The role of information and communication technologies in ensuring economic, social and cultural rights and reducing Inequalities

27 Mar 2018 02:00h

Event report

The event which was co-hosted by the Permanent Missions of Bangladesh, France, Japan, India, the Philippines and Vietnam, and the International Telecommunication Union (ITU), was opened and moderated by Amb. Duong Chi Dung of the Permanent Mission of Vietnam.

He emphasised the role of information and communication technologies (ICTs) in achieving the sustainable development goals (SDGs) set by the UN 2030 Agenda for sustainable development.

The discussion was opened with questions regarding the ways and possibilities for ICTs to help promote economic, social and cultural rights. The discussion then went on to identify the challenges of investing in ICT infrastructure; and measures that could help achieve widespread access to ICTs globally. Furthermore, questions about how to better promote joint ICT actions, as well as the possibilities for UN agencies to advance ICT issues in eradicating poverty were raised.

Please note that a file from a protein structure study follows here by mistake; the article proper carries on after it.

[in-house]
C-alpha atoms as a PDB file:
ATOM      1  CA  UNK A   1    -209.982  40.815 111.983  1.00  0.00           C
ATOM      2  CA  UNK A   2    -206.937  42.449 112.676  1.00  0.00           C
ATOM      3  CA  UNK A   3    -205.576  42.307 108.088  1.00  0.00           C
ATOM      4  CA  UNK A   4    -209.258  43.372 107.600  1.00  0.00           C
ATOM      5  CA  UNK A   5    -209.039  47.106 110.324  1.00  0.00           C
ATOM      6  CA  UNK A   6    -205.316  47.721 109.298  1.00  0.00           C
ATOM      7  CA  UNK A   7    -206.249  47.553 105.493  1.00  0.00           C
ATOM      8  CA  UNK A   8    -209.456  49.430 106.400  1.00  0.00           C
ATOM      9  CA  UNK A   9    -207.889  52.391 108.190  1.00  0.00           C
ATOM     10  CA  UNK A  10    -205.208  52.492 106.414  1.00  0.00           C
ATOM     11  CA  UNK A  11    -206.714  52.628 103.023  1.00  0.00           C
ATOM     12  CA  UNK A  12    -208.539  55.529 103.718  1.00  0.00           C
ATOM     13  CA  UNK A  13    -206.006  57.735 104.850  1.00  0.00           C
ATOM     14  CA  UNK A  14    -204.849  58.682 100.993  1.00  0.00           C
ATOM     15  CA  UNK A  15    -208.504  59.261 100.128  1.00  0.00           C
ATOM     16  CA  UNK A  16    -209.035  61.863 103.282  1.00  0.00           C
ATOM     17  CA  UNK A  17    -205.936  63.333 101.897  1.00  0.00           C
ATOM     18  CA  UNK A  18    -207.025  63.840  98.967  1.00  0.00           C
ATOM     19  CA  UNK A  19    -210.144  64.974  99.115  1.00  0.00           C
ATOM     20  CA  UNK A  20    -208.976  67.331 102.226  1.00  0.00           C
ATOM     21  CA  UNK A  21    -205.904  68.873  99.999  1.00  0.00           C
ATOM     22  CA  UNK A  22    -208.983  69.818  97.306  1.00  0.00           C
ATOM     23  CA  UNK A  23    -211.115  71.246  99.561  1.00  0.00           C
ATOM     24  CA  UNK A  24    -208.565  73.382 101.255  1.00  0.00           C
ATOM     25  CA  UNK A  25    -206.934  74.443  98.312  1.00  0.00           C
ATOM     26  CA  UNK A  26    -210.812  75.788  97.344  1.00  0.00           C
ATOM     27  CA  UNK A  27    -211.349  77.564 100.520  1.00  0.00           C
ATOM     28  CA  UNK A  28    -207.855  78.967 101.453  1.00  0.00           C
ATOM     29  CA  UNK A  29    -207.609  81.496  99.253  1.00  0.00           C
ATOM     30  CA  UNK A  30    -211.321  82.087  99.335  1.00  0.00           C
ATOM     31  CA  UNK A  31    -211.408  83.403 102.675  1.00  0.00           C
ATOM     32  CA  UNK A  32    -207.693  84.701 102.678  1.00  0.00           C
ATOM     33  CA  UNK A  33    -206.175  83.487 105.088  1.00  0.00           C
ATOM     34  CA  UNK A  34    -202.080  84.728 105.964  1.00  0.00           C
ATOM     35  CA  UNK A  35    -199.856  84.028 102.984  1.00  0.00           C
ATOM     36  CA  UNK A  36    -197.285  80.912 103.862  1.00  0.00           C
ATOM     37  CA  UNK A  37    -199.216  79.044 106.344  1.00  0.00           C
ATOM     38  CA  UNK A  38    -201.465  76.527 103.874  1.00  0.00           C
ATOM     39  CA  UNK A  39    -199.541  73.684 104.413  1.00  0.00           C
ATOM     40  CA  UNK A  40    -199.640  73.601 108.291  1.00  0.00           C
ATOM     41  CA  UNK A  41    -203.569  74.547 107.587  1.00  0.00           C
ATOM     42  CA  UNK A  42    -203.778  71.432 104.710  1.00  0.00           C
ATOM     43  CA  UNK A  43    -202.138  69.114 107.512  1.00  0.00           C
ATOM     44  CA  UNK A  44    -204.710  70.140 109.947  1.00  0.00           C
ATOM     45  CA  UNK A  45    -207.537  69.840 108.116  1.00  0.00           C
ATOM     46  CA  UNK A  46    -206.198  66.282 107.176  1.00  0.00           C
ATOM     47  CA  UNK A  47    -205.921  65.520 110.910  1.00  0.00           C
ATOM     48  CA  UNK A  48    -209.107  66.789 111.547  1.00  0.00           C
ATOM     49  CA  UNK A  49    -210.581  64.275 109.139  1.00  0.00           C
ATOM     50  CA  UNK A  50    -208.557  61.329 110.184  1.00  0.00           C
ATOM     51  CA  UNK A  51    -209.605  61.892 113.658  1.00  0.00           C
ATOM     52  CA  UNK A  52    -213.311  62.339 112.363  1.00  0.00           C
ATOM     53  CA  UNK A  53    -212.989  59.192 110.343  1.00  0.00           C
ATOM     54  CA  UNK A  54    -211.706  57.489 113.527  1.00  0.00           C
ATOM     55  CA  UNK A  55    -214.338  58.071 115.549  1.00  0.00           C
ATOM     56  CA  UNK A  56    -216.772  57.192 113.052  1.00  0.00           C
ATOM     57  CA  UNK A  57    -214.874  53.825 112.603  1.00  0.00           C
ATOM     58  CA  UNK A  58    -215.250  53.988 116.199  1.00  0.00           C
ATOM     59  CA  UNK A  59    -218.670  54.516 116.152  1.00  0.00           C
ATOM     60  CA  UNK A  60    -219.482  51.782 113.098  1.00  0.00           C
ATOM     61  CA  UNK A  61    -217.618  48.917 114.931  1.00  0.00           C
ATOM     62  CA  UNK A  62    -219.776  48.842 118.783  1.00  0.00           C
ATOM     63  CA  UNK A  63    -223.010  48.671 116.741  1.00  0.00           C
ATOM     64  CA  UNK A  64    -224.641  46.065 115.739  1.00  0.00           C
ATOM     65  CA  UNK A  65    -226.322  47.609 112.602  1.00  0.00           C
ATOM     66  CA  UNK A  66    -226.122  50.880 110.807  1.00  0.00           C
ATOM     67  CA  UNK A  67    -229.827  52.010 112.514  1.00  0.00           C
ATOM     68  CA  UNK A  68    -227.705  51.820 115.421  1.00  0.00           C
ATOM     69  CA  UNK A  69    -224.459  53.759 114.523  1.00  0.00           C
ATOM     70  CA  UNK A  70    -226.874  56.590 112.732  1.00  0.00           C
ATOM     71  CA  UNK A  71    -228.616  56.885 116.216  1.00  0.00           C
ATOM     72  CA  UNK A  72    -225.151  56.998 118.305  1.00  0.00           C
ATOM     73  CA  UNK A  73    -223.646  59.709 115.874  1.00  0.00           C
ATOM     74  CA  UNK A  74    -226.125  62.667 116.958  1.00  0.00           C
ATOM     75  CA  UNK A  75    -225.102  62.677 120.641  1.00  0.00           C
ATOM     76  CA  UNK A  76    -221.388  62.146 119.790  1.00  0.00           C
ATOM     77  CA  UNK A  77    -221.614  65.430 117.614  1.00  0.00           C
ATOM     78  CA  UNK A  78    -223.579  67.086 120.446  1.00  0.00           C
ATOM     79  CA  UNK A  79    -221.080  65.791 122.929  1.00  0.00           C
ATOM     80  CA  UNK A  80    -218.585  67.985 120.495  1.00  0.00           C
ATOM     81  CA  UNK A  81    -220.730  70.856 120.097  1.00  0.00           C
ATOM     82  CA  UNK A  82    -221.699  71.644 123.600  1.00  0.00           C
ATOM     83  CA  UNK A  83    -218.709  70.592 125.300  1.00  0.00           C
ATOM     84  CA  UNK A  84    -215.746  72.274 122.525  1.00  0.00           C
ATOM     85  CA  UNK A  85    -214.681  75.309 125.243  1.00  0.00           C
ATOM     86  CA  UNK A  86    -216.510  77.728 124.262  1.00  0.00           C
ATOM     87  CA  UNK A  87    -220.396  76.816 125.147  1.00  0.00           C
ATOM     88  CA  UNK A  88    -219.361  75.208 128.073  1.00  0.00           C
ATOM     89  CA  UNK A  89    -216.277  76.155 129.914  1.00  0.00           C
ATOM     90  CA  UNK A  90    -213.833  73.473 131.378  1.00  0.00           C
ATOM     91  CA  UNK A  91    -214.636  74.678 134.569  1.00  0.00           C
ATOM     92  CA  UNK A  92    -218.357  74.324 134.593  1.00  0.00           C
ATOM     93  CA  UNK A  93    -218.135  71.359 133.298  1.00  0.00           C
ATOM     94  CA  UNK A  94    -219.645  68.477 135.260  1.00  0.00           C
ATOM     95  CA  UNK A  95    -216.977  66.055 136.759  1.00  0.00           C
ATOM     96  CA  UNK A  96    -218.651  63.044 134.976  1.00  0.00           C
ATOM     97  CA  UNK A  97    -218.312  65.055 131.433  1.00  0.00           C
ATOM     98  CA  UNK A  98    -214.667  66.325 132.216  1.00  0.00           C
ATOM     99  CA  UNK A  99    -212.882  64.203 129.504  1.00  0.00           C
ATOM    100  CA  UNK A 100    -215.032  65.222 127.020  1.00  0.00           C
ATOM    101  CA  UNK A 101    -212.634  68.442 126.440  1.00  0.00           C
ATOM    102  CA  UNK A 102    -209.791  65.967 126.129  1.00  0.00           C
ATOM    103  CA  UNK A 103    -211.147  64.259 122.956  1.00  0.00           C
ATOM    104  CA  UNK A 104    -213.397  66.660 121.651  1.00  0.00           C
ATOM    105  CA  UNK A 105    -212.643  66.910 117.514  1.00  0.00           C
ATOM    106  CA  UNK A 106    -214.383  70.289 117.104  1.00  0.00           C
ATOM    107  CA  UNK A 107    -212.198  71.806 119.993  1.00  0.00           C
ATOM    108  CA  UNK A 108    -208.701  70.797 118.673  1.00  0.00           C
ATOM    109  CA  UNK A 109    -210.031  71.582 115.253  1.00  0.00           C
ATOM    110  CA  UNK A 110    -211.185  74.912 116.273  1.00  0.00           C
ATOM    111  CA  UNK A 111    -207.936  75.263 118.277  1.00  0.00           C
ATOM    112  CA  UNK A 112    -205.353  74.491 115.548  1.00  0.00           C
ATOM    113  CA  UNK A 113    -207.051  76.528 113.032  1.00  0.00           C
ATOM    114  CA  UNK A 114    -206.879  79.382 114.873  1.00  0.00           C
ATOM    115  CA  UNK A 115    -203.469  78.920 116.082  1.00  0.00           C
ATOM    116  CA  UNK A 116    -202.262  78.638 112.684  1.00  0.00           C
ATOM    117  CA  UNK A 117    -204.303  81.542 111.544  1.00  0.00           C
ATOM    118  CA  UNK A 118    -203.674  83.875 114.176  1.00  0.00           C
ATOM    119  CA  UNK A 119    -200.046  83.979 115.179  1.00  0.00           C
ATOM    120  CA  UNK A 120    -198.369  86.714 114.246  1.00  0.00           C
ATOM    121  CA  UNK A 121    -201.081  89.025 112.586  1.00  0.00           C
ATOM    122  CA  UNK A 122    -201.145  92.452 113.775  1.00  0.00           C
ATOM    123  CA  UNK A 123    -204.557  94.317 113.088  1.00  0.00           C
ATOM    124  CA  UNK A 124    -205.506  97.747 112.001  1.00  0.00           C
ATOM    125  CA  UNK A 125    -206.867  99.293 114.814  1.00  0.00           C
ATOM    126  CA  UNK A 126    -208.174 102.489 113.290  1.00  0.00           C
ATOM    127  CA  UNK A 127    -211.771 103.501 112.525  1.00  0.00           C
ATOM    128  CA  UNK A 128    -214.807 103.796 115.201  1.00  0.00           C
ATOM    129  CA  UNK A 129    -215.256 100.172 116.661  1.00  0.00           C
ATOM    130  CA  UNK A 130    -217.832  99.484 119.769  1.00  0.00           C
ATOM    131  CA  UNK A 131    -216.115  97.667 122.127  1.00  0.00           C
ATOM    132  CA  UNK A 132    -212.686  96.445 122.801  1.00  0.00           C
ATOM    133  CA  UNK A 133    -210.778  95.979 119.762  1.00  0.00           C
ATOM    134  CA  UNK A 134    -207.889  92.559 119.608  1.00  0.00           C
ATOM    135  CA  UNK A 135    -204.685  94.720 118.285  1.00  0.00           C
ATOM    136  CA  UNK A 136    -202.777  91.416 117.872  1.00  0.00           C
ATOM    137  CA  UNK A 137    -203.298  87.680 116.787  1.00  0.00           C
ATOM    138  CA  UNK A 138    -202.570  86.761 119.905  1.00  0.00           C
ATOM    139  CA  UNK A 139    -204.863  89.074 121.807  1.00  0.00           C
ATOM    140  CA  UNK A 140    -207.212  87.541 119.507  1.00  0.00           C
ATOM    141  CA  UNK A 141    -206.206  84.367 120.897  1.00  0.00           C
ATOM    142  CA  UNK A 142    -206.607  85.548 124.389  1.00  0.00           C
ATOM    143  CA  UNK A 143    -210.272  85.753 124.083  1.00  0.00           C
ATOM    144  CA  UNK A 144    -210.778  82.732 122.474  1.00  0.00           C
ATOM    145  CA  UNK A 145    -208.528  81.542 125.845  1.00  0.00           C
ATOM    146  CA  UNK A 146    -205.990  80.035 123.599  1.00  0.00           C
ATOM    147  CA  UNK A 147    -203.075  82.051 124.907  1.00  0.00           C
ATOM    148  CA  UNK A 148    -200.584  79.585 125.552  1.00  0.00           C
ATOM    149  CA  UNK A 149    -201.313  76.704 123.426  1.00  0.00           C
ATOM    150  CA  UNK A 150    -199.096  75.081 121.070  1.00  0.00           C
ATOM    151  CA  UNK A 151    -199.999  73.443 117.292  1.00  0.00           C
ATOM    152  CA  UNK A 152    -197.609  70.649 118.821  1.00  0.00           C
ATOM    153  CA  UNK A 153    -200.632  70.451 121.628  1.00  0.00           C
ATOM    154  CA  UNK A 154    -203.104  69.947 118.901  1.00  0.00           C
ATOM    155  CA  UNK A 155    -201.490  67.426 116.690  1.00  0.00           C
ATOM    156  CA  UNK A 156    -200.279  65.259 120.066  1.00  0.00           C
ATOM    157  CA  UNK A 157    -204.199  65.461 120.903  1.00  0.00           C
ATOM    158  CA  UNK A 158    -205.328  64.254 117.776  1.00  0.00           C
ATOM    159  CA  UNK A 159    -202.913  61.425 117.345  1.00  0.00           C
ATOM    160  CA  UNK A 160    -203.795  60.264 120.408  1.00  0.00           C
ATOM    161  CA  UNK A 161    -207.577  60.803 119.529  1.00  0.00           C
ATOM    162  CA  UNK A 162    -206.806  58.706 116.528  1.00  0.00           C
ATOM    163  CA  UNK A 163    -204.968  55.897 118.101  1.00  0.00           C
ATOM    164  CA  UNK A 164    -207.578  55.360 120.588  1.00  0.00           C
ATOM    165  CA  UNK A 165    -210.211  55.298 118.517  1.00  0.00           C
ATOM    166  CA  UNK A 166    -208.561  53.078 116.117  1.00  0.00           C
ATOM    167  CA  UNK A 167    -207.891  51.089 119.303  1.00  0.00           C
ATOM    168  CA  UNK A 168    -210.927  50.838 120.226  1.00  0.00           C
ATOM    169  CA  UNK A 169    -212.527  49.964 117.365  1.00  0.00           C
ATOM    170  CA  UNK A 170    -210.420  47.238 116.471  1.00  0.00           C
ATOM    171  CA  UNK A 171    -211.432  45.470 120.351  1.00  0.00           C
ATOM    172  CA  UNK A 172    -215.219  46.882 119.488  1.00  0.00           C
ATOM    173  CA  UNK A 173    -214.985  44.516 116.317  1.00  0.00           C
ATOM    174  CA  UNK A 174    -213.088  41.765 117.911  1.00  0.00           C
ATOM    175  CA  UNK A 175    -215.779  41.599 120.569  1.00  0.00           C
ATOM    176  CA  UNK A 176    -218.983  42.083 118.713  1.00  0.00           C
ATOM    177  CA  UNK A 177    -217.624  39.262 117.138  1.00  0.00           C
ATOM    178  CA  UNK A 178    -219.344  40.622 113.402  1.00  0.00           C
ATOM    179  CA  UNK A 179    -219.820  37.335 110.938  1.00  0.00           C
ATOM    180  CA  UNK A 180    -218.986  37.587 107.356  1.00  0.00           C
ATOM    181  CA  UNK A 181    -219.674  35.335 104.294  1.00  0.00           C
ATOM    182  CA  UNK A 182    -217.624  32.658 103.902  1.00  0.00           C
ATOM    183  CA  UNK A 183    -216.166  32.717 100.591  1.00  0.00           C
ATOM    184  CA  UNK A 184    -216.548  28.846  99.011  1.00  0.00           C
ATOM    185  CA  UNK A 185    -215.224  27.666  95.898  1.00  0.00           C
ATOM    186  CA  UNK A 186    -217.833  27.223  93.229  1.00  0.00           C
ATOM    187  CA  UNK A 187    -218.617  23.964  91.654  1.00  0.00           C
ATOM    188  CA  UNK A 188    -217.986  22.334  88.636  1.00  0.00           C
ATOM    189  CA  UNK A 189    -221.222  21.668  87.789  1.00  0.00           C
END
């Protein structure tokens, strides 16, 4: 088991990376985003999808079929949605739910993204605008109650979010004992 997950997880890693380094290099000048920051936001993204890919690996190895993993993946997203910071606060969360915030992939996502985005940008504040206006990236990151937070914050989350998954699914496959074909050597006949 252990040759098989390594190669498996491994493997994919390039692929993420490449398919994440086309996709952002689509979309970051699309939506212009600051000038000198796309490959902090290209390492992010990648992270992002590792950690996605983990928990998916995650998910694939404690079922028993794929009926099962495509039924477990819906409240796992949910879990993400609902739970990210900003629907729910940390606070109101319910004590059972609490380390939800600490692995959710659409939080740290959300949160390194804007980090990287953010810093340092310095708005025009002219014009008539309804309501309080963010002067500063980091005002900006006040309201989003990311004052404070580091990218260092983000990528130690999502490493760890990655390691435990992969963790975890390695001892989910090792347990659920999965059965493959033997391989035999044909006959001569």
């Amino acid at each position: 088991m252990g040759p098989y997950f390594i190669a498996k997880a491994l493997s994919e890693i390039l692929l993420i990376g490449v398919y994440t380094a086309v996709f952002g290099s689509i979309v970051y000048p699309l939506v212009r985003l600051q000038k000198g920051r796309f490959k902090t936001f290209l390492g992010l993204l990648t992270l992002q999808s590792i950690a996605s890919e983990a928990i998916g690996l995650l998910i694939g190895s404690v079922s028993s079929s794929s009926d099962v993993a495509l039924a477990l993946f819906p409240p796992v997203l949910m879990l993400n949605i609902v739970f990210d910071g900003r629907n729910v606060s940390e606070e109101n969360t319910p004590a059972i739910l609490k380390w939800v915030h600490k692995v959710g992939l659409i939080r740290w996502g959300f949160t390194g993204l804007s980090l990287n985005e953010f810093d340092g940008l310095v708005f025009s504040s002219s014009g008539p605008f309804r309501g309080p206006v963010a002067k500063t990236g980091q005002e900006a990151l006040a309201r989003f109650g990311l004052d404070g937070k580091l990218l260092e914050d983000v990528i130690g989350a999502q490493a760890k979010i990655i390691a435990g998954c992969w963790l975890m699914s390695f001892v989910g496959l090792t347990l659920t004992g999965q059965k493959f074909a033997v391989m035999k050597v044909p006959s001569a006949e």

Chi Dung stated that Vietnam ranks among the 50 countries most affected by ICT-related changes, with 53% of the Vietnamese population using the Internet and being active on social networks. The country focuses on continuously developing the accessibility of services to its citizens through e-government initiatives and the establishment of databases. Key challenges remain in the area of ICT literacy, as they do not want to leave anyone behind, and infrastructure.

The ambassador mentioned the potential of ICTs in enhancing farming and fishing in the country. According to him, the implementation of technology in these areas will not disrupt production, but rather, encourage young farmers and fishermen to increase their productivity. He also pointed to the potential gains for these professions by being able to have real-time access to market information and thereby increase profit margins.